Another interesting interviewee was Ken Friar, then in his early forties, who’d taken over from Bob Wall as Club Secretary. Ken was asked about the planned groundshare with Spurs at Alexandra Palace. Both clubs were keen to move and share a purpose-built ground on the 192 acre site, but the Greater London Council had vetoed it due to residents’ concerns. Chairman Denis Hill-Wood also spoke at length on the subject, even suggesting that a new stadium could take over as the FA’s home venue “because in 1982 their present contract with Wembley runs out, and Wembley are facing tremendous financial outlays under the Safety of Sports Grounds Act.” Denis ruled out Arsenal ever moving to share a redeveloped White Hart Lane, or Spurs moving the other way, but was sure if nothing came of the Ally Pally plan that the subject would not go away permanently.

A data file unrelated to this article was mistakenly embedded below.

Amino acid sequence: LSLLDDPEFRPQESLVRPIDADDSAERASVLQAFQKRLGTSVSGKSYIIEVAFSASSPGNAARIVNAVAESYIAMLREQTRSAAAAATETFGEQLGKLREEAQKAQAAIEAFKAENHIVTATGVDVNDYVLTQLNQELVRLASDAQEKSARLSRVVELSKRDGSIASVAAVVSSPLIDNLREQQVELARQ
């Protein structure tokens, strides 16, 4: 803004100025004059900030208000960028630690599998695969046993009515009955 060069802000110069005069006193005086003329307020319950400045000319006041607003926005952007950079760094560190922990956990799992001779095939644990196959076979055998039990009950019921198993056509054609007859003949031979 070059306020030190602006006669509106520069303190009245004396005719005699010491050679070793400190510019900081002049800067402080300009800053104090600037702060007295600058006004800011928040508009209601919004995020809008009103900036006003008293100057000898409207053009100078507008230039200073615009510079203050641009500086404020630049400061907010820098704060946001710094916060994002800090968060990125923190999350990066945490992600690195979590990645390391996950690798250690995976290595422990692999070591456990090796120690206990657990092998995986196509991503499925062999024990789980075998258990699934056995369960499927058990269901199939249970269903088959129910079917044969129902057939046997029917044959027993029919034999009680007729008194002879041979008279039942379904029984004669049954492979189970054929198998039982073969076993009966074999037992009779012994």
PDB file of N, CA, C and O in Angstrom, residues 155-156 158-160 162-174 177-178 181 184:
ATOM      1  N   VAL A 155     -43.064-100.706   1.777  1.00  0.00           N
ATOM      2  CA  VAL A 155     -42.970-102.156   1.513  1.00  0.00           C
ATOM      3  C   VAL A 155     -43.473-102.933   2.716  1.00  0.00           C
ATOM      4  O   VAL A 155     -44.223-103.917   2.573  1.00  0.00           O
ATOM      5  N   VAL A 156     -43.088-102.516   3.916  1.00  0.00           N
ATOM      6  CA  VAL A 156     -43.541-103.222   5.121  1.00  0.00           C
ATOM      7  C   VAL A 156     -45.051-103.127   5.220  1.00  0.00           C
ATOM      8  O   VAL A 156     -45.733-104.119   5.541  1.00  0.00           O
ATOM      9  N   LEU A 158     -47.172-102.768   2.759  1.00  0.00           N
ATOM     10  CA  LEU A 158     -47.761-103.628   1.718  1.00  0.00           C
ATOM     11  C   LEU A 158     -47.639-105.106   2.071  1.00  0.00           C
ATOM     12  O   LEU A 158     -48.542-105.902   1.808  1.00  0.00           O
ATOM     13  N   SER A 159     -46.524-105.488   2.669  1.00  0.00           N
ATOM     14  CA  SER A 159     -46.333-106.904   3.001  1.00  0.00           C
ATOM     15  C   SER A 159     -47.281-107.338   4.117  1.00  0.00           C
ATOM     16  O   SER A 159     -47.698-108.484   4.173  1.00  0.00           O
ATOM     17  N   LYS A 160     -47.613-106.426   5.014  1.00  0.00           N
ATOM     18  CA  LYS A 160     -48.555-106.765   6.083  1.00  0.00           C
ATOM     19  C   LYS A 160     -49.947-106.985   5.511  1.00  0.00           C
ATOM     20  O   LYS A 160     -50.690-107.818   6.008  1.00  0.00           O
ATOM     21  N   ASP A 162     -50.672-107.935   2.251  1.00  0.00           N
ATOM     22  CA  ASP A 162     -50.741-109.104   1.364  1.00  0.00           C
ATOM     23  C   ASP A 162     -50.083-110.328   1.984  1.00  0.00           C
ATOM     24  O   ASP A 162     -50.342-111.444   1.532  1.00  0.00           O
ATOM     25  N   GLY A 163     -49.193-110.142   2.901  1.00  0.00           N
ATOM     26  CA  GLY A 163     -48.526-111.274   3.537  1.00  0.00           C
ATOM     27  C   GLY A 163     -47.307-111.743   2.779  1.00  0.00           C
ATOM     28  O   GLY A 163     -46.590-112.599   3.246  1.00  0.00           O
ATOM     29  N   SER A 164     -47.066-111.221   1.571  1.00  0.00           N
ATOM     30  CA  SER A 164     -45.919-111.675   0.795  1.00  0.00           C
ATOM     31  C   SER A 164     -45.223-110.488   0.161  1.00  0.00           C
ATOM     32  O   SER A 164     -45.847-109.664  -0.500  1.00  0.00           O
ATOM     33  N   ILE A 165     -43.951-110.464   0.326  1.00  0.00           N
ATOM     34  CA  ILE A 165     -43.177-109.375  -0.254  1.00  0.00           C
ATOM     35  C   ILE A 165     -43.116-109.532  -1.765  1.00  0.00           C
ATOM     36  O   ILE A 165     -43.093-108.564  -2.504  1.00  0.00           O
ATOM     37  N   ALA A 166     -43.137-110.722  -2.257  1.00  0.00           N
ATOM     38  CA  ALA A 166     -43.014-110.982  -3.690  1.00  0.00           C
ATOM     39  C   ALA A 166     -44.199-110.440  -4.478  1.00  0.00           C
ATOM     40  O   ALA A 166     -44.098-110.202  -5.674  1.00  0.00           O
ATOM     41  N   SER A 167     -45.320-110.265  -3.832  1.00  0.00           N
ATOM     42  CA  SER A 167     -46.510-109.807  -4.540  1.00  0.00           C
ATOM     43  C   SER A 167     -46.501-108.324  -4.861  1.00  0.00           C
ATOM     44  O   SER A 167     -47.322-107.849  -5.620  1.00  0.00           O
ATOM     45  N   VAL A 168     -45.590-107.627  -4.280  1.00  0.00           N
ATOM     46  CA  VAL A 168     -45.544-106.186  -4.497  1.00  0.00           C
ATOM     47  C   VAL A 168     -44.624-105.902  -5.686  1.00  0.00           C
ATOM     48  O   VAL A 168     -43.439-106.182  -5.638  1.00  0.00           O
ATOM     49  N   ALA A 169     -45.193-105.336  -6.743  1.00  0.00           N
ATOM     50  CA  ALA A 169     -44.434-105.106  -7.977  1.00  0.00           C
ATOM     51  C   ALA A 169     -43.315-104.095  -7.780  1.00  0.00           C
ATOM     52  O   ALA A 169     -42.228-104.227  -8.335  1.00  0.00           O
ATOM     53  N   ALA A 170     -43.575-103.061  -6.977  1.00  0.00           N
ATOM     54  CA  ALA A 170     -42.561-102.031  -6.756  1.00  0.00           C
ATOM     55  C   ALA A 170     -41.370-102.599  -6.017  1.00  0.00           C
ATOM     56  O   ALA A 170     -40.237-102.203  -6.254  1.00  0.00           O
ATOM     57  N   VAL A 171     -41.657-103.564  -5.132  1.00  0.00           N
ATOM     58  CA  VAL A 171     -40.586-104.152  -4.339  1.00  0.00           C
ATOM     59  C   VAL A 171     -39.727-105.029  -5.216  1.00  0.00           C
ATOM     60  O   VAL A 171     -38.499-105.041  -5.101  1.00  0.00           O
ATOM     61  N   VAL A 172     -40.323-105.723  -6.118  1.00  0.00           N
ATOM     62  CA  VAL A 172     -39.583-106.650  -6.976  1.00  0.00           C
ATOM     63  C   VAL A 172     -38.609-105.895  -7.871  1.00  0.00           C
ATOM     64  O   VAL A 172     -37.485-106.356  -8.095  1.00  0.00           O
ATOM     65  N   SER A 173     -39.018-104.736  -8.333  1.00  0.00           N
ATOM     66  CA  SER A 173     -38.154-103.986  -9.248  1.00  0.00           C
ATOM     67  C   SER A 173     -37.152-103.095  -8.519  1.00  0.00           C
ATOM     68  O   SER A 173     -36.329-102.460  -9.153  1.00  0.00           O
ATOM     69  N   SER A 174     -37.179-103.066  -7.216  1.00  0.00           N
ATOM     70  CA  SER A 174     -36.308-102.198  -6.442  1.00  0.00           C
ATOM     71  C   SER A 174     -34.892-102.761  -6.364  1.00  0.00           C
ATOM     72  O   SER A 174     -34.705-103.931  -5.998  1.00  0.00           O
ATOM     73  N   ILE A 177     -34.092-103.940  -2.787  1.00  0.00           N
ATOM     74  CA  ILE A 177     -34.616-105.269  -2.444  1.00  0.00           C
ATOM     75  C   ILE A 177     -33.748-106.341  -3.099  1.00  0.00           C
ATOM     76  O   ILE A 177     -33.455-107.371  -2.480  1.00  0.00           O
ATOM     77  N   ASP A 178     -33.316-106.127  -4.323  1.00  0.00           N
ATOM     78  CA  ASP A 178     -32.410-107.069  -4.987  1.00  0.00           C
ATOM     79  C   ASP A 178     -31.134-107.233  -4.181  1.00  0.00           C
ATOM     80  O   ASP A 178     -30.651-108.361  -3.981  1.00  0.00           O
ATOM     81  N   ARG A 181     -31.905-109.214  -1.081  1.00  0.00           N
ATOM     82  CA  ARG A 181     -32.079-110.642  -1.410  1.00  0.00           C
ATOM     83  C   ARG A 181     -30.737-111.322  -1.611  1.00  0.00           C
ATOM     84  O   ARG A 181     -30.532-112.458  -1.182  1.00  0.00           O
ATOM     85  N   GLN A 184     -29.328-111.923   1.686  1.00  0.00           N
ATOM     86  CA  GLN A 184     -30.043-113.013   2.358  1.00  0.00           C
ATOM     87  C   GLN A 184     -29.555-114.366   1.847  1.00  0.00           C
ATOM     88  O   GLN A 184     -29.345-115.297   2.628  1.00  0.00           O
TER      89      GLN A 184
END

Back to Ken, who also claimed that the club’s resurgence – Arsenal finished the season fifth as well as reaching the FA Cup Final and League Cup semi-final – had generated 10,000 letters a day from fans! Really Ken? Ten-thousand a day? Sixty-thousand a week? Close to 2.5 million in a 40-week season? Hmm. The Post Office would have had fleets of trucks along Avenell Road and the club would have had to employ every inmate in Holloway and Pentonville to answer them all. Even if he was including all ticket applications it wouldn’t come close.
Brian Moore, presenter of ITV’s The Big Match, said that his TV programme received around 300 letters a week – a more realistic figure than Ken’s. Moore also said that the full recordings of matches were only kept for six months, due to the cost of videotape, but the highlights package that was broadcast was kept permanently.
Don Howe, now returned as Coach following a few years away, claimed in his Question Time interview that clubs had smaller squads than only seven years earlier in the Double season, due to the financial pressure on clubs. It was now apparently all too easy to lose patience with young players and let them go before they’d had a proper chance to impress.